According to Fourie, the interconnectedness between South African companies and their African counterparts should be the link to increase skills and knowledge within their network. “Only a few African countries have formal skills development initiatives like the Skills Development Act and targets driven like in South Africa. The initiatives are driven more by non-profit organisations and public institutions, with very little alignment to industries. Vocational education is seen as a fallback option when a matriculant is not good enough to attend university. This alludes to a larger skills gap for an industry like logistics and freight forwarding.” She maintains that the drive for skills development should be pushed from the south to align skills strategies and obtain benchmarked skills levels.


Untapped employment opportunity

“A career in freight forwarding and clearing is not often talked about. There is an untapped employment opportunity in the sector for medium-skilled to high-skilled individuals,” she says. “Understanding this industry’s aspects and activities, and finding the best logistics solutions for international buyers and sellers, requires a broad scope of skills. The importance of this sector is underestimated, and more attention should be given when planning skills and development. The sector connects and coordinates a global system of almost every industry that exists.” Fourie says there are still significant skills gaps in the logistics sector. Compared to sub-Saharan Africa, and the Middle East and North Africa, South Africa’s performance is far above the continent’s performance. This could help drive skills development strategies from South Africa into the rest of Africa, according to Fourie.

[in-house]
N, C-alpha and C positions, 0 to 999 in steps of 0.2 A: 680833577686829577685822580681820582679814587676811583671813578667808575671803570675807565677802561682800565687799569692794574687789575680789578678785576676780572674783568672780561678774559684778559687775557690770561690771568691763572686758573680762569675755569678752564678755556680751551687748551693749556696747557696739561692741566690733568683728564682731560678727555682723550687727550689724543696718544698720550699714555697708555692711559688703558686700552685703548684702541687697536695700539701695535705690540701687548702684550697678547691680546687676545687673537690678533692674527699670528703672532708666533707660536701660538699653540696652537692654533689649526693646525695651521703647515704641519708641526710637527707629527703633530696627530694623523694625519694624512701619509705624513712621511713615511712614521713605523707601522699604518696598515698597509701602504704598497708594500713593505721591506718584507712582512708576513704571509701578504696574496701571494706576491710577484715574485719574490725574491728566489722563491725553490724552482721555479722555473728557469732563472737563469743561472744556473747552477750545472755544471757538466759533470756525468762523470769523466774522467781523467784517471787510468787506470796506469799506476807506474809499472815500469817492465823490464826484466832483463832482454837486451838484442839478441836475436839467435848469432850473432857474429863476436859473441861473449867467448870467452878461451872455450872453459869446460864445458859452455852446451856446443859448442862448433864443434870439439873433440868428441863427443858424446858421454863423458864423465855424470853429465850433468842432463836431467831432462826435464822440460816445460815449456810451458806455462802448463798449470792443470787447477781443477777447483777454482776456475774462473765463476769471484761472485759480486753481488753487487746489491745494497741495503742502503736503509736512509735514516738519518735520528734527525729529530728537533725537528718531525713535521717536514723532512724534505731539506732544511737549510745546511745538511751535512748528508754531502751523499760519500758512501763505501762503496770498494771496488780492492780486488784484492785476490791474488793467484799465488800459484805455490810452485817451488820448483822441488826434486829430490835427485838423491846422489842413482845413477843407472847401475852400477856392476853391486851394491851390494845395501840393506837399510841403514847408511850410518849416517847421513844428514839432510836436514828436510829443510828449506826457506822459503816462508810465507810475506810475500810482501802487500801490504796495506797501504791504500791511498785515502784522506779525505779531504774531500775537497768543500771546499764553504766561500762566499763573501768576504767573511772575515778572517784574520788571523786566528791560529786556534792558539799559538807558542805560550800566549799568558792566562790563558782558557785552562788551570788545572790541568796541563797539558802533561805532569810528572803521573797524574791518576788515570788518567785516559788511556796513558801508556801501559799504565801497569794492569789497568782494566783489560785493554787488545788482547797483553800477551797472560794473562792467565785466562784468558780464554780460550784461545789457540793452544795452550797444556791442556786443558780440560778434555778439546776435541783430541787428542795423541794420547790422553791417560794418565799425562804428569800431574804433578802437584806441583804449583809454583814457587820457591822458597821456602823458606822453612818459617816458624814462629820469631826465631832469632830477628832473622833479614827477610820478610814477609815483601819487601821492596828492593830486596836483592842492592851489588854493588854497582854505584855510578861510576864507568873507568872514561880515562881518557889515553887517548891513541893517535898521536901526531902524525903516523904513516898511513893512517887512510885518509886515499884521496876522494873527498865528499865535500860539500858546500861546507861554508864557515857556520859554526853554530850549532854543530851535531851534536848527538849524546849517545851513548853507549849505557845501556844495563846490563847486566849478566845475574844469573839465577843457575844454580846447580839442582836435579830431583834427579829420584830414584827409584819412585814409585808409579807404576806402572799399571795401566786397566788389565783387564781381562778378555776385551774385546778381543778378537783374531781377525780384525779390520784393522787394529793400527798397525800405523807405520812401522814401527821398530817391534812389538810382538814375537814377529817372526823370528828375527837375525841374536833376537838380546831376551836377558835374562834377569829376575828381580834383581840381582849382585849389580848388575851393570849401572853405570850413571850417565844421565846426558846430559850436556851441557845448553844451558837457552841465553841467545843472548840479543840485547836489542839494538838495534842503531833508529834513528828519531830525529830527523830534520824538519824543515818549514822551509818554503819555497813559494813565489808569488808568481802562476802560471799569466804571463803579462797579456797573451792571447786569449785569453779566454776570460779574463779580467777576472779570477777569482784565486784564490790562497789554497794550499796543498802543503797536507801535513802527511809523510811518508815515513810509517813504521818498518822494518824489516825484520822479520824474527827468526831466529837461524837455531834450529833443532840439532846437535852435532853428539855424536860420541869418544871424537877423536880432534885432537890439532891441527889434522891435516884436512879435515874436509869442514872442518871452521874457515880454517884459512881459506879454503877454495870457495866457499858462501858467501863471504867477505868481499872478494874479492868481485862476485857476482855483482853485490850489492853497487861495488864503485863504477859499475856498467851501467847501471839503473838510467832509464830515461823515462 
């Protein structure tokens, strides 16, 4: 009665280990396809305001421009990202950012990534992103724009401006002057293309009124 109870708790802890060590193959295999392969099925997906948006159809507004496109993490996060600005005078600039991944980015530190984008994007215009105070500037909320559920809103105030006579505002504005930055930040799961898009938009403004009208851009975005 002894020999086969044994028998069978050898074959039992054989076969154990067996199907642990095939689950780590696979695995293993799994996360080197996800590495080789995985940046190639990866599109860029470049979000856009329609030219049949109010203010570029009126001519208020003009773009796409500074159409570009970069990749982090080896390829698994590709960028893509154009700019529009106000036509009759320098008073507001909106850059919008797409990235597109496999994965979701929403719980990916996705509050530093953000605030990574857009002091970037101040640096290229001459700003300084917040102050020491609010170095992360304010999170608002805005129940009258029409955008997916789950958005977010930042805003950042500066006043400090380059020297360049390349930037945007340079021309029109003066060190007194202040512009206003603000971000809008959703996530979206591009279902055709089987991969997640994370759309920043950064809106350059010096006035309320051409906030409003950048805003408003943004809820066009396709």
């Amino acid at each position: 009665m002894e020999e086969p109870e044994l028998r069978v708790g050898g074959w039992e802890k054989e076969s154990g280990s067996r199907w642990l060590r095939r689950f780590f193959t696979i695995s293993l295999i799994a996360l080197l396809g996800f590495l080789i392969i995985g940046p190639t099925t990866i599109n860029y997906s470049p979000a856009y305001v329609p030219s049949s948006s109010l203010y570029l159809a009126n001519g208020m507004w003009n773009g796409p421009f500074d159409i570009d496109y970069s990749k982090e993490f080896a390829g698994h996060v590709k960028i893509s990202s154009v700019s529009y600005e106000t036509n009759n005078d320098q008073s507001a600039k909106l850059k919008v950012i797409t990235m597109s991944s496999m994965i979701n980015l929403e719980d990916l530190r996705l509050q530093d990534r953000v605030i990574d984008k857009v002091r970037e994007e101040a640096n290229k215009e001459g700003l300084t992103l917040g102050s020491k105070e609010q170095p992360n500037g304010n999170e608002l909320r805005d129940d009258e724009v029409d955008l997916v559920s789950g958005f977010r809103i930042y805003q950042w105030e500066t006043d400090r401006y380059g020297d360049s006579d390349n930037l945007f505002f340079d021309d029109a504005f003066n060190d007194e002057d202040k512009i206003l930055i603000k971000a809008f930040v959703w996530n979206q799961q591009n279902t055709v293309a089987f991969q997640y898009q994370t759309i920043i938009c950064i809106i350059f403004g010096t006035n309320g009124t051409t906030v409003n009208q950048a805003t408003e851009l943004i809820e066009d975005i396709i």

Train to Retain

Managing human capital in business requires an integrative approach between executive strategies, workforce strategies and human resource strategies. Coupled with the compliance and regulatory drive, the alignment of these well-implemented strategies, leads to improved capacity building. A business that differentiates itself by developing skills and workforce strategies aligned to business strategies and not compliance targets, is a business that has a competitive edge.

The Logistics Industry, especially the Freight Forwarding and Clearing Sector, has been spoilt with funded learning programs and financial grants from the Transport SETA. During the pandemic, this funding has dried up completely in the past two years and the importance of skills development has taken a different footing.